A pulmonary contusion is one of the most common chest injuries and is frequently associated with flail chest. It is best characterized as a physical
damage to the lung parenchyma as well as other underlying tissues in the respiratory system resulting in hemorrhage and localized edema.
Pulmonary contusion is highly associated with trauma to the thoracic cavity resulting in a rapid compression and decompression to the chest wall such as a blunt forceful trauma to the chest. Pulmonary contusion represents a wide spectrum of lung injury characterized by the progressive development of infiltrates and varying degrees of respiratory dysfunction which if left untreated can lead to pulmonary distress and eventually respiratory failure. Although this condition is a common yet potentially life-threatening chest injury, mortality is often attributed to other closely associated injuries such as those sustained in a motor vehicular accident.
Pathophysiology of pulmonary contusion
The primary pathologic defect in pulmonary contusion is the abnormal and the copious accumulation of inter-alveolar and interstitial fluids in the alveolar spaces which hinders effective gas exchange. The injury is highly attributed to damage of the lung parenchyma and its vascular network which results in the extravasation of blood and serum proteins into the alveolar spaces. The leakage of blood and serum proteins alters the homeostatic oncotic pressure which is mainly responsible for the loss of fluid from the rich vascular network of the pulmonary circulation. Blood, edema and cellular debris (a normal immune response to cellular and tissue injury) enter the lungs which accumulate in the alveolar and bronchial levels where they interfere with the effective gas exchange.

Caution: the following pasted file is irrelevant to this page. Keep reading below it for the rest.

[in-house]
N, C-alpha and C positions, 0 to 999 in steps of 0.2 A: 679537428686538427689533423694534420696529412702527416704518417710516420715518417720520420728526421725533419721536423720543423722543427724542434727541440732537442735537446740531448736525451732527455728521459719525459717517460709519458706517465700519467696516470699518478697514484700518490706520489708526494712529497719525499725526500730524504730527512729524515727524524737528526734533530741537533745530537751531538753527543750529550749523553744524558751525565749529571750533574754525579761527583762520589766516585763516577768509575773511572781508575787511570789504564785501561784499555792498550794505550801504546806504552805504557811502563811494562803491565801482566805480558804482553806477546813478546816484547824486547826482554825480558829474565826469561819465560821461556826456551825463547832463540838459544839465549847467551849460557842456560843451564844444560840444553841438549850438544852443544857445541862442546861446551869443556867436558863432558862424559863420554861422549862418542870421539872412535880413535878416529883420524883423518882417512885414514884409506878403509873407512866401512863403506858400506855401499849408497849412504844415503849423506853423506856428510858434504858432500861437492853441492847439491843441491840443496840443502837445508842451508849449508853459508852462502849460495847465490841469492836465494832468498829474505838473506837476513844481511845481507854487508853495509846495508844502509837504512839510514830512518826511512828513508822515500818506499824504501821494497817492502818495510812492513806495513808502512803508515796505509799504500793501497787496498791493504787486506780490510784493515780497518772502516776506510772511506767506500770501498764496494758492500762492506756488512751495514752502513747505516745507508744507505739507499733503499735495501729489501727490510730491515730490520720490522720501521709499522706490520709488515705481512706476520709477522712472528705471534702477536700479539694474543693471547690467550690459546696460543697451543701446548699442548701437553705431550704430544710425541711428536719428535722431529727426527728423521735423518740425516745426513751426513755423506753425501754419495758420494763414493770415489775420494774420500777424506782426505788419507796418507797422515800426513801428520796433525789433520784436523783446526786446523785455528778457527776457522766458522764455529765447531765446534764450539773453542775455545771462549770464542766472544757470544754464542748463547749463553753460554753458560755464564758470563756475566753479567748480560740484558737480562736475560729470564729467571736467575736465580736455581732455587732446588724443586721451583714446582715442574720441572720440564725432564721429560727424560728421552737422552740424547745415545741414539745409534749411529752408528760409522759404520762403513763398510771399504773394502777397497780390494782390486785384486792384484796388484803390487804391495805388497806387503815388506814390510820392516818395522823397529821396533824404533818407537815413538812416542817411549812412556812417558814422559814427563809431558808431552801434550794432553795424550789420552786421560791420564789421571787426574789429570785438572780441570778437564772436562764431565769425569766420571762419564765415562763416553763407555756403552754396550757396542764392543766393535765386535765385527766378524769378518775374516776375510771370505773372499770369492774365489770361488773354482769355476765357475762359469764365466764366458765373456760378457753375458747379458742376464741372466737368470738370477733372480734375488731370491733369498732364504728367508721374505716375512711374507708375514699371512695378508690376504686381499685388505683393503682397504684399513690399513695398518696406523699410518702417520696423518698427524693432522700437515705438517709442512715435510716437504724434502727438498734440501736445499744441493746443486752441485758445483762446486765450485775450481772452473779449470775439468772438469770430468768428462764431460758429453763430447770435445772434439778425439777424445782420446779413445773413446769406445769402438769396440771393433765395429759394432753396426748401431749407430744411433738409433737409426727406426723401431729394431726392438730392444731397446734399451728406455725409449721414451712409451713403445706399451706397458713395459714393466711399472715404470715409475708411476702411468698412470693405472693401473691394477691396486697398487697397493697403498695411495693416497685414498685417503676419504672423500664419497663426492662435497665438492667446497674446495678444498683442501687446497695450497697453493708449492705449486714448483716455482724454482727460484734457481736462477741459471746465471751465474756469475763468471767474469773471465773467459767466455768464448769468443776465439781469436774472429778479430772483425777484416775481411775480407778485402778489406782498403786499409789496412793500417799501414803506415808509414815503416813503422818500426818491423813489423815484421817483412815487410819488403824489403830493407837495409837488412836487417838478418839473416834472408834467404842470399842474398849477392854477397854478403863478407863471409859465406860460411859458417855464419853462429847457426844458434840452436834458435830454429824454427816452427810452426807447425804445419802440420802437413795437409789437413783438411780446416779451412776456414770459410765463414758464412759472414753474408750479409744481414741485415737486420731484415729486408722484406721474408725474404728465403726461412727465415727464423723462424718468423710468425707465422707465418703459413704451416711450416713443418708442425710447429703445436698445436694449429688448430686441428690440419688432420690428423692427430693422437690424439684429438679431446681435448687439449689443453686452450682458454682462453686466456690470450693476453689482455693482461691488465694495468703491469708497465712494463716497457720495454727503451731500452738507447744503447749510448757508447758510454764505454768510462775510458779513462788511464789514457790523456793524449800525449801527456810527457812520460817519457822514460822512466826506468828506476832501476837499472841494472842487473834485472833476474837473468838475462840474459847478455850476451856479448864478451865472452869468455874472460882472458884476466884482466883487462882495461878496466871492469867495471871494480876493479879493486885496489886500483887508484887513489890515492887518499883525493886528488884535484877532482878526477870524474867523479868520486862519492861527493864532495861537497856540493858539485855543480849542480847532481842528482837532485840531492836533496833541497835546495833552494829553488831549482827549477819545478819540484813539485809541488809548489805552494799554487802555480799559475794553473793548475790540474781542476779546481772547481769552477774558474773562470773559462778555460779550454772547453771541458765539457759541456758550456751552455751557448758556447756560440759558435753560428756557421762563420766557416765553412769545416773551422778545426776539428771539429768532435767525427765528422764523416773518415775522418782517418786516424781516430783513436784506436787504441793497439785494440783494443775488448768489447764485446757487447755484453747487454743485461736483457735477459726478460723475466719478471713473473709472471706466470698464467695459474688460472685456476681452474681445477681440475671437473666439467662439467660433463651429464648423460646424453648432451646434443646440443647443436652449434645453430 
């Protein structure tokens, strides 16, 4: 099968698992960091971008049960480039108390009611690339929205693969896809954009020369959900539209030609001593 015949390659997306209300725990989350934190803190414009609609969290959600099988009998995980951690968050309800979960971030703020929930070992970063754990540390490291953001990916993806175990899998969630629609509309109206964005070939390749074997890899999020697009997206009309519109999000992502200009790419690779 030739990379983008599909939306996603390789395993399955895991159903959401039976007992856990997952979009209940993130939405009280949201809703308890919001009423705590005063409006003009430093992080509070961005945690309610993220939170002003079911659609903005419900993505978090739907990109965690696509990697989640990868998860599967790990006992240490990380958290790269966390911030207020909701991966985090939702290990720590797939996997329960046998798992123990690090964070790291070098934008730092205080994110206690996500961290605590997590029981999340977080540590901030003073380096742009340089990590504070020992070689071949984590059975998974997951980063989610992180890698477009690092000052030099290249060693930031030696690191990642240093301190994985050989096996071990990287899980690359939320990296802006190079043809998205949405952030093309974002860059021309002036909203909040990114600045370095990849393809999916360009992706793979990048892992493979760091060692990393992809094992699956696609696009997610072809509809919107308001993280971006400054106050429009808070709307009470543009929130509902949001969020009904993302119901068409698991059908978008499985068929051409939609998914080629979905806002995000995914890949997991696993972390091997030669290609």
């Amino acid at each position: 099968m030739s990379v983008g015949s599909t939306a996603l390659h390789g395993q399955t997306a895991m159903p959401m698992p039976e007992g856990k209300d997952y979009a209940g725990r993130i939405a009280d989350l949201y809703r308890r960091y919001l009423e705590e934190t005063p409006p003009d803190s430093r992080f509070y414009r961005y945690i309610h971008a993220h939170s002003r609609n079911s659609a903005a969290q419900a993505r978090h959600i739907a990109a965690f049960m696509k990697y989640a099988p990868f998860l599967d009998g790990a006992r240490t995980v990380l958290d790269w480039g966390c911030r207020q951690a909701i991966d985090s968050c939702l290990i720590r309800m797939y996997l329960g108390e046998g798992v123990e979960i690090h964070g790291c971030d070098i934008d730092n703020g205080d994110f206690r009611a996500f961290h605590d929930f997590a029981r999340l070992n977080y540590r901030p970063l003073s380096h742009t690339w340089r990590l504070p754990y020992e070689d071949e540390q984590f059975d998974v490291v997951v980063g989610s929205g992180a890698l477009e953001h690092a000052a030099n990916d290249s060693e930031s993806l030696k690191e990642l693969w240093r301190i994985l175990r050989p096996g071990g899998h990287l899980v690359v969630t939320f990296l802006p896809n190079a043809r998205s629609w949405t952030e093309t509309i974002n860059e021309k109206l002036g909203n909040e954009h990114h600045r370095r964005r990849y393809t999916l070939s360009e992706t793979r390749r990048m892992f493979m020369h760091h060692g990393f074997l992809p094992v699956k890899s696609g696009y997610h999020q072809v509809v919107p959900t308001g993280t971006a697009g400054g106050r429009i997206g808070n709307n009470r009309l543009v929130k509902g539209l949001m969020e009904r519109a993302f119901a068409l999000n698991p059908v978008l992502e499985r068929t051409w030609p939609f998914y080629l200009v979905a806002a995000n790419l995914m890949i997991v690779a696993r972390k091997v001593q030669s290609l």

This results in an increase in the pulmonary vascular resistance and pulmonary artery pressure significantly altering the saturation levels of the blood with the imbalance exchange of oxygen and carbon dioxide. The individual typically experiences hypoxemia and carbon dioxide retention resulting in respiratory acidosis. On rare occasions, the contused lungs occur mainly on the adjacent side of the impact of injury which is called as countercoup contusion.
Clinical manifestations of pulmonary contusion
Pulmonary contusion may be mild, moderate or severe. The clinical manifestations greatly vary from decreased breath sounds, increased heart rate and respiration cycles, hypoxemia, chest pains, central cyanosis and respiratory acidosis. Changes in sensorium including increased agitation, anxiety, combative irrational behavior, aggression and feeling of impending doom are a common sign of brain functioning deprived of oxygen. In addition, individuals with moderate contusion may expectorate copious amounts of mucus, serum and blood. It is also common that some individuals may have difficulty expectorating airway secretions despite constant coughing.
Medical management of pulmonary contusion
Treatment priorities normally include maintaining the airway, providing, adequate oxygenation and controlling pain, In mild cases of pulmonary
contusion, adequate hydration must be prioritized through the introduction of intravenous fluids and oral intake in order to liquefy secretions for easier mobilization and expectoration. Volume expansion techniques, postural drainage and chest physiotherapy including breathing and coughing exercises are helpful in clearing the airway and facilitating lung expansion. Antimicrobial medication may be prescribed for the treatment of pulmonary infection as this is a very common complication of pulmonary contusion because the fluid and blood that extravasated into the alveolar and interstitial spaces are considered an excellent medium for bacterial growth.